centennial

Definitions:

A centenary.
- Nuttall's Standard dictionary of the English language. By Nuttall, P.Austin. Published 1914. (noun) (n.) (noun)
Pert. to a hundred years.
- Etymological and pronouncing dictionary of the English language. By Stormonth, James, Phelp, P. H. Published 1874. (adjective) (adj.) (adjective)
Lasting or having lived a hundred years; happening every hundred years.
- Nuttall's Standard dictionary of the English language. By Nuttall, P.Austin. Published 1914. (adjective) (adj.) (adjective)
Happening once in a hundred years.
- The american dictionary of the english language. By Daniel Lyons. Published 1899. (adjective) (adj.) (adjective)
Happening once in a century.
- The Clarendon dictionary. By William Hand Browne, Samuel Stehman Haldeman. Published 1894. (adjective) (adj.) (adjective)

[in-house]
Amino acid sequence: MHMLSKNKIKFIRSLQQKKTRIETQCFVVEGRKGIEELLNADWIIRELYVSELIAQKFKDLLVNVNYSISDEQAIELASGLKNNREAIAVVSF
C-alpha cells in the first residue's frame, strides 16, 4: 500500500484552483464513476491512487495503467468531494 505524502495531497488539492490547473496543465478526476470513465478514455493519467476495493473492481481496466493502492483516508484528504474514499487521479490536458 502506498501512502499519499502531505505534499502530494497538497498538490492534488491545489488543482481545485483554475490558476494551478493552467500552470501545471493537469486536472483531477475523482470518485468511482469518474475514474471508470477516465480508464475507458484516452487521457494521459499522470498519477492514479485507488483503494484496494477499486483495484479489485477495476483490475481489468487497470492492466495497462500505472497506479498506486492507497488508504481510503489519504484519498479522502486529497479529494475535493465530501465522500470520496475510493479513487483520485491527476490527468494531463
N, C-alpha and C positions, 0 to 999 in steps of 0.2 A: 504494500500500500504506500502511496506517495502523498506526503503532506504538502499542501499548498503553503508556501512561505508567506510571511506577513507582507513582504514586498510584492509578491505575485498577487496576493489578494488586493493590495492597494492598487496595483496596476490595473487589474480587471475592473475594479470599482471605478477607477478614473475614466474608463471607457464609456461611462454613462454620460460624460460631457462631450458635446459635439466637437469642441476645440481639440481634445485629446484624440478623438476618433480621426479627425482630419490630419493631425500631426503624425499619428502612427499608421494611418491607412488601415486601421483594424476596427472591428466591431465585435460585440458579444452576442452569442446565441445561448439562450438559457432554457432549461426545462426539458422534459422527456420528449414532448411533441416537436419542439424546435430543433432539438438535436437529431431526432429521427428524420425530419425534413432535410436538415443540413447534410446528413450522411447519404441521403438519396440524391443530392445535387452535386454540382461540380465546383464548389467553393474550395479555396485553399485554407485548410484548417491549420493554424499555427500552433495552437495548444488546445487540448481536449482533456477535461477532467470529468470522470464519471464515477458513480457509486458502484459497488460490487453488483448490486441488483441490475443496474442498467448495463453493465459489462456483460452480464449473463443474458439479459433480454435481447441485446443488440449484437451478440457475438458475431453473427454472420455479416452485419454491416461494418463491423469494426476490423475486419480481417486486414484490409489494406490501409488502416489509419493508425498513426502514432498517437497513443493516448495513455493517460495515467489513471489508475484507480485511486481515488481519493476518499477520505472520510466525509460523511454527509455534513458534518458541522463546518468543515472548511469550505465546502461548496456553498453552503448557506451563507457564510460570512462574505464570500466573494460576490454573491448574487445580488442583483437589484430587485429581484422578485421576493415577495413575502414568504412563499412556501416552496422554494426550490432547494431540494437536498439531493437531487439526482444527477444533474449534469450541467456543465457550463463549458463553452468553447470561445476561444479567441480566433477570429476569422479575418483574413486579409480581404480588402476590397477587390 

Consisting of, or enduring, a hundred years; taking place once in a hundred years.
- The Winston Simplified Dictionary. By William Dodge Lewis, Edgar Arthur Singer. Published 1919. (adjective) (adj.) (adjective)
The celebration of a hundredth anniversary.
- The Winston Simplified Dictionary. By William Dodge Lewis, Edgar Arthur Singer. Published 1919. (noun) (n.) (noun)

Usage examples:

That was the Centennial year- '76. This is another eventful year for the cavalry,- '77; for before the close of the summer even the troops so far to the southeast are destined to be summoned to the chase and capture of wary old Chief Joseph,- the greatest Indian general ever reared upon the Pacific slope,- and even now, on this July day, here are cavalrymen at their accustomed task, and though it is five years since we saw them under the heat and glare of the Arizona sun, there are familiar faces among these that greet us.
- Foes in Ambush by Charles King
Immense crowds lined the streets, and all available space in the great Centennial Park was covered with people.
- The Chronicles of a Gay Gordon by José Maria Gordon
He finds them, greatly advanced in civilisation, celebrating what we should call nowadays his centennial and making his name the refrain of their songs.
- Views and Reviews by Henry James